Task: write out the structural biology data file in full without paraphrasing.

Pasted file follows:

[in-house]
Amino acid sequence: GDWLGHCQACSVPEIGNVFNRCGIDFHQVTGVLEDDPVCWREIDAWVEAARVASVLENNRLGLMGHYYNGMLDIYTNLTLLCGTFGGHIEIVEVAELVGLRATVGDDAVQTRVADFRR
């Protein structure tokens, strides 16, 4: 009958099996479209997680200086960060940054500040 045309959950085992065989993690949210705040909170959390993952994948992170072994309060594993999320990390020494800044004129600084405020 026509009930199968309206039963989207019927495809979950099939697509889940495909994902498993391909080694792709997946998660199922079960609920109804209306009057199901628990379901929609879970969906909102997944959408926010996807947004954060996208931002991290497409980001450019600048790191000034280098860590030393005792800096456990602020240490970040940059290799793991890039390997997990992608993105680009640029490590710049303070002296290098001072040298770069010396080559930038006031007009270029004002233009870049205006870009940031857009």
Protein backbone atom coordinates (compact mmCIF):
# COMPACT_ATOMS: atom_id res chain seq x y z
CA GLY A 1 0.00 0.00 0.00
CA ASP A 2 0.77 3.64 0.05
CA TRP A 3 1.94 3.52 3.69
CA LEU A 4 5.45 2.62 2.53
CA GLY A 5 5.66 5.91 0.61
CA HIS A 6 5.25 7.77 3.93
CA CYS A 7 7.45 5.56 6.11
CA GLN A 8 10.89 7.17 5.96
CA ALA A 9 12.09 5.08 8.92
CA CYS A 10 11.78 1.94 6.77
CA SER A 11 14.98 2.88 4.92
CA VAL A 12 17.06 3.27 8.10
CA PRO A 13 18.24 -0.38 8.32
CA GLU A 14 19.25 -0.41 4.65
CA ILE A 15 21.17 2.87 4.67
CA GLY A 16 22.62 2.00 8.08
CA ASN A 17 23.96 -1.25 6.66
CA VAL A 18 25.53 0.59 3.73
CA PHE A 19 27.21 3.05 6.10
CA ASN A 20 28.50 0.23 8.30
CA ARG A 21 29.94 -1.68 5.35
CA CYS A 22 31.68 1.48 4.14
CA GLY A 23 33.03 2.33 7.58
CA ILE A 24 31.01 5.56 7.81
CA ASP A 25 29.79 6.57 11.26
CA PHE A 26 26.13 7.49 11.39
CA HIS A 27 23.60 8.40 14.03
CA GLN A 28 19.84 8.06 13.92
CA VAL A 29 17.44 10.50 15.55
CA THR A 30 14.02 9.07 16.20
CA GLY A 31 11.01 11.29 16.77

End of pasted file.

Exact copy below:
[in-house]
Amino acid sequence: GDWLGHCQACSVPEIGNVFNRCGIDFHQVTGVLEDDPVCWREIDAWVEAARVASVLENNRLGLMGHYYNGMLDIYTNLTLLCGTFGGHIEIVEVAELVGLRATVGDDAVQTRVADFRR
């Protein structure tokens, strides 16, 4: 009958099996479209997680200086960060940054500040 045309959950085992065989993690949210705040909170959390993952994948992170072994309060594993999320990390020494800044004129600084405020 026509009930199968309206039963989207019927495809979950099939697509889940495909994902498993391909080694792709997946998660199922079960609920109804209306009057199901628990379901929609879970969906909102997944959408926010996807947004954060996208931002991290497409980001450019600048790191000034280098860590030393005792800096456990602020240490970040940059290799793991890039390997997990992608993105680009640029490590710049303070002296290098001072040298770069010396080559930038006031007009270029004002233009870049205006870009940031857009």
Protein backbone atom coordinates (compact mmCIF):
# COMPACT_ATOMS: atom_id res chain seq x y z
CA GLY A 1 0.00 0.00 0.00
CA ASP A 2 0.77 3.64 0.05
CA TRP A 3 1.94 3.52 3.69
CA LEU A 4 5.45 2.62 2.53
CA GLY A 5 5.66 5.91 0.61
CA HIS A 6 5.25 7.77 3.93
CA CYS A 7 7.45 5.56 6.11
CA GLN A 8 10.89 7.17 5.96
CA ALA A 9 12.09 5.08 8.92
CA CYS A 10 11.78 1.94 6.77
CA SER A 11 14.98 2.88 4.92
CA VAL A 12 17.06 3.27 8.10
CA PRO A 13 18.24 -0.38 8.32
CA GLU A 14 19.25 -0.41 4.65
CA ILE A 15 21.17 2.87 4.67
CA GLY A 16 22.62 2.00 8.08
CA ASN A 17 23.96 -1.25 6.66
CA VAL A 18 25.53 0.59 3.73
CA PHE A 19 27.21 3.05 6.10
CA ASN A 20 28.50 0.23 8.30
CA ARG A 21 29.94 -1.68 5.35
CA CYS A 22 31.68 1.48 4.14
CA GLY A 23 33.03 2.33 7.58
CA ILE A 24 31.01 5.56 7.81
CA ASP A 25 29.79 6.57 11.26
CA PHE A 26 26.13 7.49 11.39
CA HIS A 27 23.60 8.40 14.03
CA GLN A 28 19.84 8.06 13.92
CA VAL A 29 17.44 10.50 15.55
CA THR A 30 14.02 9.07 16.20
CA GLY A 31 11.01 11.29 16.77